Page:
Green roof atop the Javits Center becomes urban sanctuary

Lauren Glassberg Image
Thursday, October 8, 2015
Green roof atop the Javits Center becomes urban sanctuary
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Lauren Glassberg has the story

NEW YORK (WABC) -- It's New York City's main convention center. But an unconventional story about the Javits Center is taking place up on the roof, where gardens have become a bird refuge and an enormous energy saver for the facility.

It's an urban field of dreams.

"It's an unexpected space in the middle of Manhattan. No one really looks at a building like Javits and expects to see a green space like this on the top of it," said Javits Center President Alan Steel.

The nearly 7 acres of plants at the Javits Center make this the second largest green roof in the country.

"This is the soil that we're growing here," said Steel. A living thing on top of a building that for years had been deadly to birds.

Birds crashed into the old reflective windows, but those 6,000 windows have been replaced with less reflective ones, and along with that, the leaky roof transformed with sedum.

"From an environmental point of view, it's certainly the greatest thing we've ever done," said Bruce Fowle, the architect of this project. And he's a bird lover.

Bird deaths are down 90 percent because of the new windows, and the roof has become a sanctuary for 11 different bird species.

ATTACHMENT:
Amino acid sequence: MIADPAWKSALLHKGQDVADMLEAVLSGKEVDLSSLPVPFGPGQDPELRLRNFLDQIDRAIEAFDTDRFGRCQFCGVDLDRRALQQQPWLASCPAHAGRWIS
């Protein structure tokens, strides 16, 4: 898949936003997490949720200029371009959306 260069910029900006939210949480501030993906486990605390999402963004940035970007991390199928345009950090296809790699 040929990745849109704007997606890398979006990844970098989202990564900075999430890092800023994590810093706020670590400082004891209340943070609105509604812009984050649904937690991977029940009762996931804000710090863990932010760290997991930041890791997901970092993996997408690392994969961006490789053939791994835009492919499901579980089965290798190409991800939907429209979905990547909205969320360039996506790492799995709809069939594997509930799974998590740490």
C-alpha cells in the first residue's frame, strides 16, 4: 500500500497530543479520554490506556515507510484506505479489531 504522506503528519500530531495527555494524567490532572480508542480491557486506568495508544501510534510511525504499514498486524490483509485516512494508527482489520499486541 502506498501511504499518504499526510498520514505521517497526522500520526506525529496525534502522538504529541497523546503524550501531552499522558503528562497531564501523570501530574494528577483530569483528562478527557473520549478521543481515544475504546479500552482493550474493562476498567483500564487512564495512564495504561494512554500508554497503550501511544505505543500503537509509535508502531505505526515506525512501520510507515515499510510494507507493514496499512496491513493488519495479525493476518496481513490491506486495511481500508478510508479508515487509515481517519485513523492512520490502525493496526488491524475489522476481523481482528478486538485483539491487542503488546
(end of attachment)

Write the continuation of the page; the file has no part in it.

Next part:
"During migration, all the birds come up through New York, and they look for green spaces to feed, re-energize themselves and go on, and this is one more place that they can do that," said Fowle.

Some of them are even nesting here. And there are bats too. A device records their calls.

"That's how we know we have five different species of bats here," said Steel.

And it isn't just the bats and the birds, it's bees. Honeybees are enjoying the rooftop as well.

"We hope to have more hives next year, and once we do you'll start to see bottles of Javits honey appearing in our stores," said Steel, adding 'how sweet it is."

It's sweet in so many other ways.

"The temperature on the green part of the roof is about 20 degrees lower than the temperature on the concrete part of the roof," said Steel.

That saves millions of dollars in electric bills. The succulents also absorb 7 million gallons that would have been runoff, and neighbors now get to gaze upon a lush field that also inspires.

"I think it's a harbinger of what's to come," said Steel.

To schedule a tour of the Javits Center green roof, call 212-216-2325, or e-mail